There are also times where Mills has to contract to an outside security company, which Harris finds unstable because of the different officers that would be brought through campus. She would like to make sure that public safety officers are Mills employees as well as having the best interests for the campus in mind. This would include following policies.

Ari Yovel, a senior at Mills, followed-up with a question to Harris’ statement about Public Safety checking IDs after 10 p.m. In their 4 years, they shared that they had never been asked to see their ID as they had driven through Mills during those late hours on several occasions. They questioned the “basis” of the decision to check a person’s ID.

“They’re supposed to check your ID,” Harris responded. “That’s actually a protocol and if they’re not, they’re violating the protocol.”

Public safety officers usually allow students to pass who they’ve learned to recognize after working at Mills for some time, but the policy still stands. If a person wanted to report a violation of this policy, they would report it to Harris at her office in CPM 113.

Harris is also open to starting a “See it, Hear it, Report it” campaign on-campus to encourage students to report crimes. The current statistics at Mills College are “very minimal,” according to Harris, but students feel there are crimes such a theft happening that just aren’t being reported.

“I went in thinking about how this is really reminiscent of the noose situation, in which ASMC also stepped up to bring people in a way accountable to the students by having them present,” Rudulph said after the forum. “Transparency is a huge issue at Mills.”

She also still had questions about the protocol for when people are banned from campus.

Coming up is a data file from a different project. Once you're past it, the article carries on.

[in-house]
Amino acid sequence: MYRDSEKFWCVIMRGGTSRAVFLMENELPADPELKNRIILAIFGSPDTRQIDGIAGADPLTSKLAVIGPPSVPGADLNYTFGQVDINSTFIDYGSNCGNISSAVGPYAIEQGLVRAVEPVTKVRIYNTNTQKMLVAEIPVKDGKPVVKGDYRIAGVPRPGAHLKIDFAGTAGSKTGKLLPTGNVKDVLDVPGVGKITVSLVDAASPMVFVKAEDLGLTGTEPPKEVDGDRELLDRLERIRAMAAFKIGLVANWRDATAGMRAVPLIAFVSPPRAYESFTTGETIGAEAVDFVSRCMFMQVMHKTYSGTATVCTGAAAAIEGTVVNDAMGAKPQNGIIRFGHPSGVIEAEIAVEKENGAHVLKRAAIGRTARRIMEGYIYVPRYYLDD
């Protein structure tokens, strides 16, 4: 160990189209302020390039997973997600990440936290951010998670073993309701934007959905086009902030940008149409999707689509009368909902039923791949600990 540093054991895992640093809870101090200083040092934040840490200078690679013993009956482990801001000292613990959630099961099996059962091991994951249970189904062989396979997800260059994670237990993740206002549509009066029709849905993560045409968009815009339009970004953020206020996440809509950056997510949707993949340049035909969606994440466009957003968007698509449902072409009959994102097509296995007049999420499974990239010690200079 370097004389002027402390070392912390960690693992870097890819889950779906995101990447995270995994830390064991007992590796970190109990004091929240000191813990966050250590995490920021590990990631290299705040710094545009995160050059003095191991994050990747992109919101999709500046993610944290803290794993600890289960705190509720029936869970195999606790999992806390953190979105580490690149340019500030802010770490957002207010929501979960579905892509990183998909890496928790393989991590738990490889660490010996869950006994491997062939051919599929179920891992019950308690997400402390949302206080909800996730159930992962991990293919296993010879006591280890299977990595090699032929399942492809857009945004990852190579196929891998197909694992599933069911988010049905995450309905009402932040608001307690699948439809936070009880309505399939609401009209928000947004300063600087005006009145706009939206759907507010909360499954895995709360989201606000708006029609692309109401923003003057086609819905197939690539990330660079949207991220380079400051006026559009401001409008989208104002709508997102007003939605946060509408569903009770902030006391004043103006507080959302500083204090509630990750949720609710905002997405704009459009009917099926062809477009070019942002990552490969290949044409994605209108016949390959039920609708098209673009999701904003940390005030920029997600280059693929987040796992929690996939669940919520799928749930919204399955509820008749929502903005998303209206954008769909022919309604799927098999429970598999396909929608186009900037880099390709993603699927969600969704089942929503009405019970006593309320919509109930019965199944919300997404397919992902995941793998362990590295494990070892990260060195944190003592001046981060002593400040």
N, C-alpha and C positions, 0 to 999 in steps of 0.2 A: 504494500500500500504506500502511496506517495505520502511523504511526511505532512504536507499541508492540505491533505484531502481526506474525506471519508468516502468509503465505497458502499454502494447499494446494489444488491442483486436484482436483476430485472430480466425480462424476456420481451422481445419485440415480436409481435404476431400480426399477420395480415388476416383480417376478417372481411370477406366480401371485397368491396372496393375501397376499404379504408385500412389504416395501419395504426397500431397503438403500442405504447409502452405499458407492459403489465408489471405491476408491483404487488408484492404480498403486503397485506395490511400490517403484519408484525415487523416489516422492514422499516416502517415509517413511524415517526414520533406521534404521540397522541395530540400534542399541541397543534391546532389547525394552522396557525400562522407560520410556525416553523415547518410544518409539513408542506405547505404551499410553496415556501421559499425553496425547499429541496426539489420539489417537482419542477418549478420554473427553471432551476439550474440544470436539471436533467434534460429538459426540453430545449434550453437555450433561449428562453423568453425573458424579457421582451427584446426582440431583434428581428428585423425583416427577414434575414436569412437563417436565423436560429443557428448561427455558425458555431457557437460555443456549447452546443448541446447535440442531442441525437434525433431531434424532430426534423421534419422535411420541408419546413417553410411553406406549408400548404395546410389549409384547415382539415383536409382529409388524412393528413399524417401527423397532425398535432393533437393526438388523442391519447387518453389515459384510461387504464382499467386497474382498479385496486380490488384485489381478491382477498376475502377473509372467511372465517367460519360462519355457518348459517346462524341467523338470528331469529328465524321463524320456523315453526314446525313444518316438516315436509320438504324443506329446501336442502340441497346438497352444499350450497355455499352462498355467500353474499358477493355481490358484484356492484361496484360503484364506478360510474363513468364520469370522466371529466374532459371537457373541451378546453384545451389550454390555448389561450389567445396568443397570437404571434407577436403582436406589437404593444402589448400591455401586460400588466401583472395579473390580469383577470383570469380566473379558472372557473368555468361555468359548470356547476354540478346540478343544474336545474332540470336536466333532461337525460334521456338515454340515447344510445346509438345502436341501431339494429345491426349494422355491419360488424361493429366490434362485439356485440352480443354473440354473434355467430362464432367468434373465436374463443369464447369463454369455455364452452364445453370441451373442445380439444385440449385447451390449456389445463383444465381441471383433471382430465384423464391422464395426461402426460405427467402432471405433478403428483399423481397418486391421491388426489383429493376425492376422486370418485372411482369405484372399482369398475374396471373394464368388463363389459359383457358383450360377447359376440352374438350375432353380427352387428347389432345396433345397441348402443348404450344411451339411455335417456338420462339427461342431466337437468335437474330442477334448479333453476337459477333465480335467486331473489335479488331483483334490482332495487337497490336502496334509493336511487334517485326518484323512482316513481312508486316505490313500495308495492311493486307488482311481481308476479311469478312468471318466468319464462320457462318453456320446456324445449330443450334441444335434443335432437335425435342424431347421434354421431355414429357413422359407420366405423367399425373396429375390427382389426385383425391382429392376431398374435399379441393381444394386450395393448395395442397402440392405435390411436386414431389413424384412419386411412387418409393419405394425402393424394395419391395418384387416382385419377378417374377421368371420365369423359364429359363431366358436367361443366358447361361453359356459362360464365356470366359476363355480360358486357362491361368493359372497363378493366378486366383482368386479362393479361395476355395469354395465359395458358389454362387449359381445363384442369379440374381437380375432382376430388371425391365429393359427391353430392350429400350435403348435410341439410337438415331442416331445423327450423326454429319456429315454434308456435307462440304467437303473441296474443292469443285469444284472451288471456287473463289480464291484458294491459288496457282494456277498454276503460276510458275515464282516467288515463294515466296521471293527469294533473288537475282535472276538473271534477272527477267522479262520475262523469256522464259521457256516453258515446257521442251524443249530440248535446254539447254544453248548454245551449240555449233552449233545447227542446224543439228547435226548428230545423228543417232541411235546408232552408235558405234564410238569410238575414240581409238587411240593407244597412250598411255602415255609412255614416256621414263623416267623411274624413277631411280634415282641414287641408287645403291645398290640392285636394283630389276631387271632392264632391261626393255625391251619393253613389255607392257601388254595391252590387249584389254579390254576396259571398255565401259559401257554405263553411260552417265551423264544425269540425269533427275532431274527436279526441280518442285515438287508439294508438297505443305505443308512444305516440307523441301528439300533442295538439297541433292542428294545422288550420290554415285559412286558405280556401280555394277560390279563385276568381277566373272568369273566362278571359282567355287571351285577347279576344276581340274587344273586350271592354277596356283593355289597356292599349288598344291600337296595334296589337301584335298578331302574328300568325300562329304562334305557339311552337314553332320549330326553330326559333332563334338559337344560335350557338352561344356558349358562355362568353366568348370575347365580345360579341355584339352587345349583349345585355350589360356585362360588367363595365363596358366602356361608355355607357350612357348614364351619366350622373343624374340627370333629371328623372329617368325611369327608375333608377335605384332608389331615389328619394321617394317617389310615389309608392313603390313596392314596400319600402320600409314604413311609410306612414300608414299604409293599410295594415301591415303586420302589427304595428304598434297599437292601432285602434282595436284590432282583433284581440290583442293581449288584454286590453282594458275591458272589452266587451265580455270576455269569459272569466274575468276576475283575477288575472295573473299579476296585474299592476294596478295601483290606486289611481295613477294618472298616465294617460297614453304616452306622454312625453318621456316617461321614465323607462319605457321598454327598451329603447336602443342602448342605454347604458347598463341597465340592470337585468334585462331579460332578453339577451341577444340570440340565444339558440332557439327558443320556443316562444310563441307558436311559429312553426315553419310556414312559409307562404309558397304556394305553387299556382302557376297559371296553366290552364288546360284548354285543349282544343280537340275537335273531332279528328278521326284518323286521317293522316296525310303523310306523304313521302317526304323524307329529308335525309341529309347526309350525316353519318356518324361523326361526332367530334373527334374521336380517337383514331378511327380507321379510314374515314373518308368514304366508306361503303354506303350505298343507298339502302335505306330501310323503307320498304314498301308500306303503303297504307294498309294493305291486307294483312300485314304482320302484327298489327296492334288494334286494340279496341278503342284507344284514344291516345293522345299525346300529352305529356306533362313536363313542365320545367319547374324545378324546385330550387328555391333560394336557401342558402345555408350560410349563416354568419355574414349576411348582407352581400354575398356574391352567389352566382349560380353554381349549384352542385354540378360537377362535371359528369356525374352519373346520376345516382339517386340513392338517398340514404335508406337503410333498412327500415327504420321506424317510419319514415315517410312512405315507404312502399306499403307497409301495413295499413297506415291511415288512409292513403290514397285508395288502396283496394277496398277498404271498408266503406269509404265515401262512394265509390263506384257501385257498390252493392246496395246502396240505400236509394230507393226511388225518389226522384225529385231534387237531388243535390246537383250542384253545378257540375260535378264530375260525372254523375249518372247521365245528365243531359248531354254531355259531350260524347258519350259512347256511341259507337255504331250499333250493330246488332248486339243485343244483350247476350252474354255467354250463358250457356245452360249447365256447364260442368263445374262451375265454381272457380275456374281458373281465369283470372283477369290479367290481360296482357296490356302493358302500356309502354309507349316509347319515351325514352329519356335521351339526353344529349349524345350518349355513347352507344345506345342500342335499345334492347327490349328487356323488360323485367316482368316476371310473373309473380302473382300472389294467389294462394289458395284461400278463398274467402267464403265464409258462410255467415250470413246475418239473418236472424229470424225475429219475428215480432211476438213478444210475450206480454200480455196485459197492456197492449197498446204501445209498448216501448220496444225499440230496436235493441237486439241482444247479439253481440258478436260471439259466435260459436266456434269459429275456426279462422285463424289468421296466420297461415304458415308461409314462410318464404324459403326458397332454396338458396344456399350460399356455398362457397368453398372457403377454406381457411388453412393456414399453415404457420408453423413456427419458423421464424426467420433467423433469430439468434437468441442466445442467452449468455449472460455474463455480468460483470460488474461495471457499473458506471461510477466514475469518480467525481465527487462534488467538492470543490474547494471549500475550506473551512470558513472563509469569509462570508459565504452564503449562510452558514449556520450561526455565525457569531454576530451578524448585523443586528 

“There was a student who had assaulted several students on-campus and was allowed to graduate from Mills and in a way they must’ve never been banned from campus or, for the purpose of graduating, they were allowed back on campus,” Rudulph continued. “So, I’d like to understand how that works. If you bring physical harm to students, do you get banned from campus? I think you should.”

Harris explained the department’s current system, Be On The Look Out (BOLO), which is a folder in the security gate booth and DPS office that has the pictures of banned individuals and is reviewed by officers.

Rudulph is concerned about the confirmation of names and faces and determining if a person is telling the truth.

Miles felt that the forum event was a good opportunity to meet someone in a position of power and also felt that some aspects of what Harris said were not fully understood, such as the hierarchy of releasing information and Mills’ protocols.

“I felt a lot of students were demanding something of her that she wasn’t able to give or the way she gave it wasn’t sufficient. To me, that’s just the way power is established in institutions. Not only at Mills but it’s everywhere,” Miles said. “I was really drawn to her intentionality around operating a better dynamic with students and Public Safety, and I do think there is a responsibility of the students as well to make an effort not to treat Public Safety as just an accessory to the campus.”

ASMC is planning to hold a similar open-forum event with the manager of Bon Appétit and Vice President Jadushlever. The date is to be determined.